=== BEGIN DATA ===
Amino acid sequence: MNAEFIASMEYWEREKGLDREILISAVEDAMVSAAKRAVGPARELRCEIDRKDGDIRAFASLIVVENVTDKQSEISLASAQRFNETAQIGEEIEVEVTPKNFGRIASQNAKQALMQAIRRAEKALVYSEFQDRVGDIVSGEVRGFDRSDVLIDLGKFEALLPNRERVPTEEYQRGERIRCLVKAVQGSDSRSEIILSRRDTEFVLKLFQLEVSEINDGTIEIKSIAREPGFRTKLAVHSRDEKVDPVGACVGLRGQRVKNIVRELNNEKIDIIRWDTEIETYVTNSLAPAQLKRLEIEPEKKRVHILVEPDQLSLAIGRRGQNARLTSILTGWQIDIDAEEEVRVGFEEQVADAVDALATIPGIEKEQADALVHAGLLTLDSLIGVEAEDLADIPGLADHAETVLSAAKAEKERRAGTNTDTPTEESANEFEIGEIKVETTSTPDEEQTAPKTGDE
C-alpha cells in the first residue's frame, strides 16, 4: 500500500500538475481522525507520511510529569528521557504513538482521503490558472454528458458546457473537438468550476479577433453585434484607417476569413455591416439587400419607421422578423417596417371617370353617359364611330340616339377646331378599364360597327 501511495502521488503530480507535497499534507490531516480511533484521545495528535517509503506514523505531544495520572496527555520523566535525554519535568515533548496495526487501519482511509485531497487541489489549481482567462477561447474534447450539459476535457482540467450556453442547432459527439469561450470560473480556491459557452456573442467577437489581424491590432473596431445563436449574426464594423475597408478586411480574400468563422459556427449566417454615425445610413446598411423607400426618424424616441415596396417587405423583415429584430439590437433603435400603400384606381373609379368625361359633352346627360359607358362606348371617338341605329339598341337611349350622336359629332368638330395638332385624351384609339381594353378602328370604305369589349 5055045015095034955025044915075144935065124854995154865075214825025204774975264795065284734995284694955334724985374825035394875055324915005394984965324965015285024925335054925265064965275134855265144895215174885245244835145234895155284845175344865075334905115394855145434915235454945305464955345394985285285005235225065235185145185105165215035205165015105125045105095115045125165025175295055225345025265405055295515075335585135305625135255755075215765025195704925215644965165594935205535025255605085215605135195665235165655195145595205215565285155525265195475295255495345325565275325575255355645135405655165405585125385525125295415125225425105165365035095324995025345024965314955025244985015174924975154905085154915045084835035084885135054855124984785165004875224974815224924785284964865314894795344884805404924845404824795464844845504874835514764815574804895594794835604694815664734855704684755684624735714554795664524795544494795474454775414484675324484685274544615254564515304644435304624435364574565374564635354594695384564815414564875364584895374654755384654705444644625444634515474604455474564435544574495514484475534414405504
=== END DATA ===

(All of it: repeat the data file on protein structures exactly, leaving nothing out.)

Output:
Amino acid sequence: MNAEFIASMEYWEREKGLDREILISAVEDAMVSAAKRAVGPARELRCEIDRKDGDIRAFASLIVVENVTDKQSEISLASAQRFNETAQIGEEIEVEVTPKNFGRIASQNAKQALMQAIRRAEKALVYSEFQDRVGDIVSGEVRGFDRSDVLIDLGKFEALLPNRERVPTEEYQRGERIRCLVKAVQGSDSRSEIILSRRDTEFVLKLFQLEVSEINDGTIEIKSIAREPGFRTKLAVHSRDEKVDPVGACVGLRGQRVKNIVRELNNEKIDIIRWDTEIETYVTNSLAPAQLKRLEIEPEKKRVHILVEPDQLSLAIGRRGQNARLTSILTGWQIDIDAEEEVRVGFEEQVADAVDALATIPGIEKEQADALVHAGLLTLDSLIGVEAEDLADIPGLADHAETVLSAAKAEKERRAGTNTDTPTEESANEFEIGEIKVETTSTPDEEQTAPKTGDE
C-alpha cells in the first residue's frame, strides 16, 4: 500500500500538475481522525507520511510529569528521557504513538482521503490558472454528458458546457473537438468550476479577433453585434484607417476569413455591416439587400419607421422578423417596417371617370353617359364611330340616339377646331378599364360597327 501511495502521488503530480507535497499534507490531516480511533484521545495528535517509503506514523505531544495520572496527555520523566535525554519535568515533548496495526487501519482511509485531497487541489489549481482567462477561447474534447450539459476535457482540467450556453442547432459527439469561450470560473480556491459557452456573442467577437489581424491590432473596431445563436449574426464594423475597408478586411480574400468563422459556427449566417454615425445610413446598411423607400426618424424616441415596396417587405423583415429584430439590437433603435400603400384606381373609379368625361359633352346627360359607358362606348371617338341605329339598341337611349350622336359629332368638330395638332385624351384609339381594353378602328370604305369589349 5055045015095034955025044915075144935065124854995154865075214825025204774975264795065284734995284694955334724985374825035394875055324915005394984965324965015285024925335054925265064965275134855265144895215174885245244835145234895155284845175344865075334905115394855145434915235454945305464955345394985285285005235225065235185145185105165215035205165015105125045105095115045125165025175295055225345025265405055295515075335585135305625135255755075215765025195704925215644965165594935205535025255605085215605135195665235165655195145595205215565285155525265195475295255495345325565275325575255355645135405655165405585125385525125295415125225425105165365035095324995025345024965314955025244985015174924975154905085154915045084835035084885135054855124984785165004875224974815224924785284964865314894795344884805404924845404824795464844845504874835514764815574804895594794835604694815664734855704684755684624735714554795664524795544494795474454775414484675324484685274544615254564515304644435304624435364574565374564635354594695384564815414564875364584895374654755384654705444644625444634515474604455474564435544574495514484475534414405504